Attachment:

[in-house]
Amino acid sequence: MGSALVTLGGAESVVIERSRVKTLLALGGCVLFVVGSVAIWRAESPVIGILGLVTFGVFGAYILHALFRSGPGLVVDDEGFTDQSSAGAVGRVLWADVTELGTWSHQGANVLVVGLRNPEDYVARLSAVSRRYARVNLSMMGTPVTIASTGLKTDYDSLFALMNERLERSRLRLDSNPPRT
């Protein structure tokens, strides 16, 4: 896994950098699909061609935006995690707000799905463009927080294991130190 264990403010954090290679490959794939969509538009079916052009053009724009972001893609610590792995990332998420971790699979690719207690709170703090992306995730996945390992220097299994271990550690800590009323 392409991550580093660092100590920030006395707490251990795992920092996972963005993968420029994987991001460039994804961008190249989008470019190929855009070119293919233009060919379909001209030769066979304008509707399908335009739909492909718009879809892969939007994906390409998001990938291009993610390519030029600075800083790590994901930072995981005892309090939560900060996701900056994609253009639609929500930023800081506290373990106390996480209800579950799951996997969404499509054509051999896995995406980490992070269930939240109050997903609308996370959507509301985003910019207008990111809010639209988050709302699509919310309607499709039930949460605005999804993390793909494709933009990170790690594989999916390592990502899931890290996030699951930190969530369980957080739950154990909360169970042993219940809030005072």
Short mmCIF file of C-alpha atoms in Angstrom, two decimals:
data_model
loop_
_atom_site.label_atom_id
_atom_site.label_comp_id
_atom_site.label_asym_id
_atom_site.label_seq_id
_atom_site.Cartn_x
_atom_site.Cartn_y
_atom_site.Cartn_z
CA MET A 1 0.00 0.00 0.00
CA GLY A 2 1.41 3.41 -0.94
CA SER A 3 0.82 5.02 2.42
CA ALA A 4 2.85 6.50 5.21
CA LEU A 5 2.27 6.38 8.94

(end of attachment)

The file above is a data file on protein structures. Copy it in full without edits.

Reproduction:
[in-house]
Amino acid sequence: MGSALVTLGGAESVVIERSRVKTLLALGGCVLFVVGSVAIWRAESPVIGILGLVTFGVFGAYILHALFRSGPGLVVDDEGFTDQSSAGAVGRVLWADVTELGTWSHQGANVLVVGLRNPEDYVARLSAVSRRYARVNLSMMGTPVTIASTGLKTDYDSLFALMNERLERSRLRLDSNPPRT
């Protein structure tokens, strides 16, 4: 896994950098699909061609935006995690707000799905463009927080294991130190 264990403010954090290679490959794939969509538009079916052009053009724009972001893609610590792995990332998420971790699979690719207690709170703090992306995730996945390992220097299994271990550690800590009323 392409991550580093660092100590920030006395707490251990795992920092996972963005993968420029994987991001460039994804961008190249989008470019190929855009070119293919233009060919379909001209030769066979304008509707399908335009739909492909718009879809892969939007994906390409998001990938291009993610390519030029600075800083790590994901930072995981005892309090939560900060996701900056994609253009639609929500930023800081506290373990106390996480209800579950799951996997969404499509054509051999896995995406980490992070269930939240109050997903609308996370959507509301985003910019207008990111809010639209988050709302699509919310309607499709039930949460605005999804993390793909494709933009990170790690594989999916390592990502899931890290996030699951930190969530369980957080739950154990909360169970042993219940809030005072």
Short mmCIF file of C-alpha atoms in Angstrom, two decimals:
data_model
loop_
_atom_site.label_atom_id
_atom_site.label_comp_id
_atom_site.label_asym_id
_atom_site.label_seq_id
_atom_site.Cartn_x
_atom_site.Cartn_y
_atom_site.Cartn_z
CA MET A 1 0.00 0.00 0.00
CA GLY A 2 1.41 3.41 -0.94
CA SER A 3 0.82 5.02 2.42
CA ALA A 4 2.85 6.50 5.21
CA LEU A 5 2.27 6.38 8.94